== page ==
Cotton clothes catch fire easily

The problem of burns - new sources of danger / study on textile burns


In Austria, 50 people still die each year as a result of burns. The injury mostly occurs in private homes. Around 1/3 of the 1,700 inpatient burns treated annually affect children under the age of 5 (accident statistics 97).
The children treated in our department show a typical age-dependent accident pattern. Over 70% of our patients suffer from one scalding and are younger than 4 years. With increasing age we see contact burns, electrical accidents and the flame injuries that usually occur in adolescence. Burns in flammable textiles are rare overall, with no specific age peak, but mostly with serious consequences.
The First aid after the accident is one of the decisive factors for the extent of the damage that is often permanent or even for life and death. Thermal injuries "burn after", that is a progression and deepening of the tissue damage after exposure to heat. This afterburn can be caused by the rapid cooling of the affected area can be reduced with water. The optimal water temperature for this is between 15 and 30 degrees Celsius with an exposure time of at least 15 minutes. This measure makes sense even 30 minutes after the accident. When cooling large burns, especially in small children, hypothermia can easily occur. Since hypothermia also has a negative effect on the course of the disease, it must be strictly avoided.

Thermal injuries, especially in children under 10 years of age, are not that rare through child abuse caused. A history of unclear or contradictory accident history, an atypical injury pattern such as immersion injuries, burn locations such as the back of the hand, soles of the feet, head and neck as well as contact burns with a uniform burn depth, old scars, psychologically abnormal behavior or children who appear neglected should always raise the suspicion of abuse and lead to appropriate abuse further clarification of the situation to protect the child.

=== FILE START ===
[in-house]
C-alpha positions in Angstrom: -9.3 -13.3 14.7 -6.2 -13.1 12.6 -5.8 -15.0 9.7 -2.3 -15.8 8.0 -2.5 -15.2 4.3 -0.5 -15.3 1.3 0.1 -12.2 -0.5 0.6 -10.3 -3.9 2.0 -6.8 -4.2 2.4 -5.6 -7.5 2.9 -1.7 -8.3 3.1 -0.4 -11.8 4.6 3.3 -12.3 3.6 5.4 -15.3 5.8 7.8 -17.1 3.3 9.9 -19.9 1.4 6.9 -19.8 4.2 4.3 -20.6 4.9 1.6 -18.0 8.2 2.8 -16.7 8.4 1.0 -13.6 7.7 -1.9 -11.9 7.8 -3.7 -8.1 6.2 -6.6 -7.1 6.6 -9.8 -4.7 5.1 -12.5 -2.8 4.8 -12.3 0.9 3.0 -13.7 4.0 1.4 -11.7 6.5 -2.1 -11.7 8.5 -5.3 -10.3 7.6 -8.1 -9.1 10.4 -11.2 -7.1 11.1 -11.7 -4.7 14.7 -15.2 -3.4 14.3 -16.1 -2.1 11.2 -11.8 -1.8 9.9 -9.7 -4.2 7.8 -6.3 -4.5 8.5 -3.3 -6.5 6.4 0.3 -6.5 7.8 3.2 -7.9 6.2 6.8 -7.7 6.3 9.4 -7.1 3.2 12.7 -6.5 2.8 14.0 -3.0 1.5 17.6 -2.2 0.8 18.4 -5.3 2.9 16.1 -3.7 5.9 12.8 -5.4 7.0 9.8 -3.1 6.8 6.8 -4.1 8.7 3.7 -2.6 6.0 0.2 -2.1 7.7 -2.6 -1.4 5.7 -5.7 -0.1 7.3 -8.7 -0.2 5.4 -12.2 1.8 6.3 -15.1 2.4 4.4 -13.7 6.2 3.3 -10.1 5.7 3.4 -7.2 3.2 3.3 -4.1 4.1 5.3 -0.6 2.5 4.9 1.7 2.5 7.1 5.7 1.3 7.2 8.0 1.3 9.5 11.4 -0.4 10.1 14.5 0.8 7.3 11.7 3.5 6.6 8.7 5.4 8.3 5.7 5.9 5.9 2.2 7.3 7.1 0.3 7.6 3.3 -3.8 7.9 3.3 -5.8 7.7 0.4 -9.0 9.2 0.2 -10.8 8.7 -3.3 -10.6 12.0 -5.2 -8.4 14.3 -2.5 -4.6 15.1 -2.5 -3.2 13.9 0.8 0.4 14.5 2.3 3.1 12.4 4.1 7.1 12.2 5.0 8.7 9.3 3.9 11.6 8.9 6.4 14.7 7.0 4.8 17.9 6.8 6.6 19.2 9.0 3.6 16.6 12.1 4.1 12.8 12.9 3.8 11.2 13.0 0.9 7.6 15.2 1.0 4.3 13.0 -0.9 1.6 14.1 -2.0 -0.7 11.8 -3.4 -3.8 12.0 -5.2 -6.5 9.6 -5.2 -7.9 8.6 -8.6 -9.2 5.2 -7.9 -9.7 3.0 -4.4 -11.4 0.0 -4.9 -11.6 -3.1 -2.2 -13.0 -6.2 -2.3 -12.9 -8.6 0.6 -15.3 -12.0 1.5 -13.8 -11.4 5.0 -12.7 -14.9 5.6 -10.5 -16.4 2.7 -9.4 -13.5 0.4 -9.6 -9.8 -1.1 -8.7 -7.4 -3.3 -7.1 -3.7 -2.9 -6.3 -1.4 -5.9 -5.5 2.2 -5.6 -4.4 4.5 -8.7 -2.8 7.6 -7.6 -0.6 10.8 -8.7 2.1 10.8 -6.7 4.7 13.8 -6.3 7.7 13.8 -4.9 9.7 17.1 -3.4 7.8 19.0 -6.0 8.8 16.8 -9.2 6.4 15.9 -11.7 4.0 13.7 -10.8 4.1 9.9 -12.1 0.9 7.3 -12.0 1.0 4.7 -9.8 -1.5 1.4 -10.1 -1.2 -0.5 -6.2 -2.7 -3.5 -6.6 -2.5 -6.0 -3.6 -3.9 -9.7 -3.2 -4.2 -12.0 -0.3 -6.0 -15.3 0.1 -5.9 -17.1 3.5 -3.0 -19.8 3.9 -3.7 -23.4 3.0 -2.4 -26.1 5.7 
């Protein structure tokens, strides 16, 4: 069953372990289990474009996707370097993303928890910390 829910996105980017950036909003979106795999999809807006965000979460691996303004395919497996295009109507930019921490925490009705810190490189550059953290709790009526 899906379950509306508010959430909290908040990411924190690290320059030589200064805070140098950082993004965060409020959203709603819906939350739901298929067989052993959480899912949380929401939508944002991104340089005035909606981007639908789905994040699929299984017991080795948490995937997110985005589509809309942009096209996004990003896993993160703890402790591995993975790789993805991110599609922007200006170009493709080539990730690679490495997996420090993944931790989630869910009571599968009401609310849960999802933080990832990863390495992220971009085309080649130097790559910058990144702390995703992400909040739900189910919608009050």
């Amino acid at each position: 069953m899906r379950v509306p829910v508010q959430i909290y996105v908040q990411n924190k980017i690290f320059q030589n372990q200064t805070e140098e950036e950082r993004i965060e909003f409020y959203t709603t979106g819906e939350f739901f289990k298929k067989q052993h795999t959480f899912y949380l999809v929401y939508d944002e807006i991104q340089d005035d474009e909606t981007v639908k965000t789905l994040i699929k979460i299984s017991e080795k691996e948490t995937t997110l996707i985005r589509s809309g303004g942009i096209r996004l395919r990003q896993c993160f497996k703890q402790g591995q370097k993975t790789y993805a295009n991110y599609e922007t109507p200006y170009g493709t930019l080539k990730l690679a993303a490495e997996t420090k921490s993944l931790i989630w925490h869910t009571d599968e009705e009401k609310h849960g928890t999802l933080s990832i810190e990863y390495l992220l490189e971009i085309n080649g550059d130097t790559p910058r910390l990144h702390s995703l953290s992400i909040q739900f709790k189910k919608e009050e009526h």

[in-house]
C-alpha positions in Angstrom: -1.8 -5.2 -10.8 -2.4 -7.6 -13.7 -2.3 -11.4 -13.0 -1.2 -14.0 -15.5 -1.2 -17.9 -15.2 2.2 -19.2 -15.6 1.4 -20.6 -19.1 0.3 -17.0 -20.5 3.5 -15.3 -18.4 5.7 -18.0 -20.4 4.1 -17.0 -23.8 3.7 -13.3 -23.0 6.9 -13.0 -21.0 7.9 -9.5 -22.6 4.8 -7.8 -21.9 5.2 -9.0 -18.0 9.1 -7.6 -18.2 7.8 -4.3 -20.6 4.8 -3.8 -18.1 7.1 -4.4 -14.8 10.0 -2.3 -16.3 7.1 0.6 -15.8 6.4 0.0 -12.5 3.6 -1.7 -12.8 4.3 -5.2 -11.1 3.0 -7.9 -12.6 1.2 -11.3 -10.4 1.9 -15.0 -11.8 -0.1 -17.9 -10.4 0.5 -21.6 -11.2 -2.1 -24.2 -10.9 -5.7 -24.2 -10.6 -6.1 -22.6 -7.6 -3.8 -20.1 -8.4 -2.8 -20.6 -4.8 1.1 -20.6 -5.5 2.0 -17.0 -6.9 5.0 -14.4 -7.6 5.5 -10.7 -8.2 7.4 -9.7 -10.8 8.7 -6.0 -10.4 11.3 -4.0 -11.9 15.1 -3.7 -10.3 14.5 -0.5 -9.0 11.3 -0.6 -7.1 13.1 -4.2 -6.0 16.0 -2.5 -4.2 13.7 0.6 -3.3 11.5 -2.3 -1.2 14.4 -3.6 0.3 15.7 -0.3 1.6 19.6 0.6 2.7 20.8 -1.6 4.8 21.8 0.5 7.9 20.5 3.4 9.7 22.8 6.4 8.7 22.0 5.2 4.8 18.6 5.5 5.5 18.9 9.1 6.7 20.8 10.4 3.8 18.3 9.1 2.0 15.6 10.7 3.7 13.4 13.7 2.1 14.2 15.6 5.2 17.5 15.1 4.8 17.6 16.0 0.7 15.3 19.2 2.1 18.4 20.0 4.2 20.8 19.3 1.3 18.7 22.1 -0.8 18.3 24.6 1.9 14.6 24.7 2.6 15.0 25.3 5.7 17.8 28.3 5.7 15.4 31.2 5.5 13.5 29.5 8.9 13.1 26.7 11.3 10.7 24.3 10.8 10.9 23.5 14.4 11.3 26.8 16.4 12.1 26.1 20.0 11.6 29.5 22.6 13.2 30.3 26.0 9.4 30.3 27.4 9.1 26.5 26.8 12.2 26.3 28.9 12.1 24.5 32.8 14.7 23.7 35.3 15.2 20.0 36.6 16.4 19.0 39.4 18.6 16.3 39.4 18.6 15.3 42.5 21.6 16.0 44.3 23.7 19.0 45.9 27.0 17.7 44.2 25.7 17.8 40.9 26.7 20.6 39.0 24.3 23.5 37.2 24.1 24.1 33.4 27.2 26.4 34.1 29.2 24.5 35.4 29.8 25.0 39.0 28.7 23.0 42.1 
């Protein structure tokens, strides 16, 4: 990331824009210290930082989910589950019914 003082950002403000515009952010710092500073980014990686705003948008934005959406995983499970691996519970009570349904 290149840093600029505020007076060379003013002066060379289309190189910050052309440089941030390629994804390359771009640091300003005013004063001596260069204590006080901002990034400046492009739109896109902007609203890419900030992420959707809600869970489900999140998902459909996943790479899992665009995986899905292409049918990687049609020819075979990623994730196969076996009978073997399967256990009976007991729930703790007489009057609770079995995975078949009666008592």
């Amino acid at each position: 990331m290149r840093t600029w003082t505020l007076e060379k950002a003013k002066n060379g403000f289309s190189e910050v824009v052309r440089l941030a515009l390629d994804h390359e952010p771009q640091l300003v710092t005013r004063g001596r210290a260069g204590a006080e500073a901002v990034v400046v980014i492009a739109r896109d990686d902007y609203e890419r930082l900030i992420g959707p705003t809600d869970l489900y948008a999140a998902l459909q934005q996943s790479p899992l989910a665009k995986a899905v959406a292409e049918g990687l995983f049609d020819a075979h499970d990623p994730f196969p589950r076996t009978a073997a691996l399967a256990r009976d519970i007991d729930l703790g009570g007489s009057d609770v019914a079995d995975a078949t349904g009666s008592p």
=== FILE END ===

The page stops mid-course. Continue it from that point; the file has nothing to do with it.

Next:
A temperature of 54.4 degrees Celsius is sufficient for 30 seconds to damage the human skin to a third degree. The same damage occurs after just 2 seconds at 65.6 degrees Celsius. This explains why the contents of a coffee cup can scald 30% of a toddler's body surface.
For this reason, place containers with hot liquids on a non-slip surface beyond the often underestimated reach of your children and never leave them unattended. Secure the stove with protective grids and turn the handles of the cooking vessels towards the wall. In particular, use the rear hotplates. Do not leave your children alone in the kitchen while you are cooking.
Use pot handles to transport hot pans. Never wear hot things when children are playing under your feet. Never drink hot beverages with a child on your lap. Avoid hanging tablecloths. Inhaling hot water from open pots under a towel is dangerous and requires special supervision. Reduce the temperature of your hot water tank. Check the bath water temperature. Do not fill any liquid over 50 degrees Celsius in hot water bottles. Check the temperature of the food warmed in the microwave before feeding. When the contents are boiling hot, the vials often only feel lukewarm on the outside.

Flammable textiles

Every year in Austria, numerous people suffer disfiguring or even fatal injuries as a result of mostly avoidable fire accidents in flammable textiles. For these reasons, some countries have issued regulations on the fire safety of textiles. To date, there are no statutory provisions in Austria.